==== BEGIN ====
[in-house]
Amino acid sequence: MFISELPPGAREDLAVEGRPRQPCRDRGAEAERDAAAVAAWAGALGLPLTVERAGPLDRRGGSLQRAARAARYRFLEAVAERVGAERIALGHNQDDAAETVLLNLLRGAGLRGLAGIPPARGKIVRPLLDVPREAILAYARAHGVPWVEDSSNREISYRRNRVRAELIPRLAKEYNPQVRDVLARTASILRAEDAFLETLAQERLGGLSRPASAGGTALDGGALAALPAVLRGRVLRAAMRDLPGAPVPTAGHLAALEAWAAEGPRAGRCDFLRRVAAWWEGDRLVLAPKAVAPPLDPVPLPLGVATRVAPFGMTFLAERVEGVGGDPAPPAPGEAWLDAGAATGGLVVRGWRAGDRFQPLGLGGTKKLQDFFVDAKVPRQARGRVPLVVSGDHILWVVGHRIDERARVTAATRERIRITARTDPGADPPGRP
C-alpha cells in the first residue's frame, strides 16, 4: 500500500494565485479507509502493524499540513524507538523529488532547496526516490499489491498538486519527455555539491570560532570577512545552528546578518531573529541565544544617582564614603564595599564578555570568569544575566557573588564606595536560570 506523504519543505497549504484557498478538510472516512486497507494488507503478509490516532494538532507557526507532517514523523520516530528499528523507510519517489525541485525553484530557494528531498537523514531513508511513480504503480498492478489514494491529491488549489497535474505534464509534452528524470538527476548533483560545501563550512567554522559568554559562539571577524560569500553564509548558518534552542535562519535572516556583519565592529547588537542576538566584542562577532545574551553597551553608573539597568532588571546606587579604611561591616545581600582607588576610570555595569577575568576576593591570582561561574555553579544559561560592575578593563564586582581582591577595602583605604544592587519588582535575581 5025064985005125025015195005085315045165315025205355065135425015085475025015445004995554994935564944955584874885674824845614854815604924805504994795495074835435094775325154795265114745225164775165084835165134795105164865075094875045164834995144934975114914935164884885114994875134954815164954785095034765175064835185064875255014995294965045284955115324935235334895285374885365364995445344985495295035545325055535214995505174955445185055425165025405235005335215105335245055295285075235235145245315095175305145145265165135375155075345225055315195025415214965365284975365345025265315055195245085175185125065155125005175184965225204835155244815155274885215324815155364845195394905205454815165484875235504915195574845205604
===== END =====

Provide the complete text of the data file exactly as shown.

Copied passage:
[in-house]
Amino acid sequence: MFISELPPGAREDLAVEGRPRQPCRDRGAEAERDAAAVAAWAGALGLPLTVERAGPLDRRGGSLQRAARAARYRFLEAVAERVGAERIALGHNQDDAAETVLLNLLRGAGLRGLAGIPPARGKIVRPLLDVPREAILAYARAHGVPWVEDSSNREISYRRNRVRAELIPRLAKEYNPQVRDVLARTASILRAEDAFLETLAQERLGGLSRPASAGGTALDGGALAALPAVLRGRVLRAAMRDLPGAPVPTAGHLAALEAWAAEGPRAGRCDFLRRVAAWWEGDRLVLAPKAVAPPLDPVPLPLGVATRVAPFGMTFLAERVEGVGGDPAPPAPGEAWLDAGAATGGLVVRGWRAGDRFQPLGLGGTKKLQDFFVDAKVPRQARGRVPLVVSGDHILWVVGHRIDERARVTAATRERIRITARTDPGADPPGRP
C-alpha cells in the first residue's frame, strides 16, 4: 500500500494565485479507509502493524499540513524507538523529488532547496526516490499489491498538486519527455555539491570560532570577512545552528546578518531573529541565544544617582564614603564595599564578555570568569544575566557573588564606595536560570 506523504519543505497549504484557498478538510472516512486497507494488507503478509490516532494538532507557526507532517514523523520516530528499528523507510519517489525541485525553484530557494528531498537523514531513508511513480504503480498492478489514494491529491488549489497535474505534464509534452528524470538527476548533483560545501563550512567554522559568554559562539571577524560569500553564509548558518534552542535562519535572516556583519565592529547588537542576538566584542562577532545574551553597551553608573539597568532588571546606587579604611561591616545581600582607588576610570555595569577575568576576593591570582561561574555553579544559561560592575578593563564586582581582591577595602583605604544592587519588582535575581 5025064985005125025015195005085315045165315025205355065135425015085475025015445004995554994935564944955584874885674824845614854815604924805504994795495074835435094775325154795265114745225164775165084835165134795105164865075094875045164834995144934975114914935164884885114994875134954815164954785095034765175064835185064875255014995294965045284955115324935235334895285374885365364995445344985495295035545325055535214995505174955445185055425165025405235005335215105335245055295285075235235145245315095175305145145265165135375155075345225055315195025415214965365284975365345025265315055195245085175185125065155125005175184965225204835155244815155274885215324815155364845195394905205454815165484875235504915195574845205604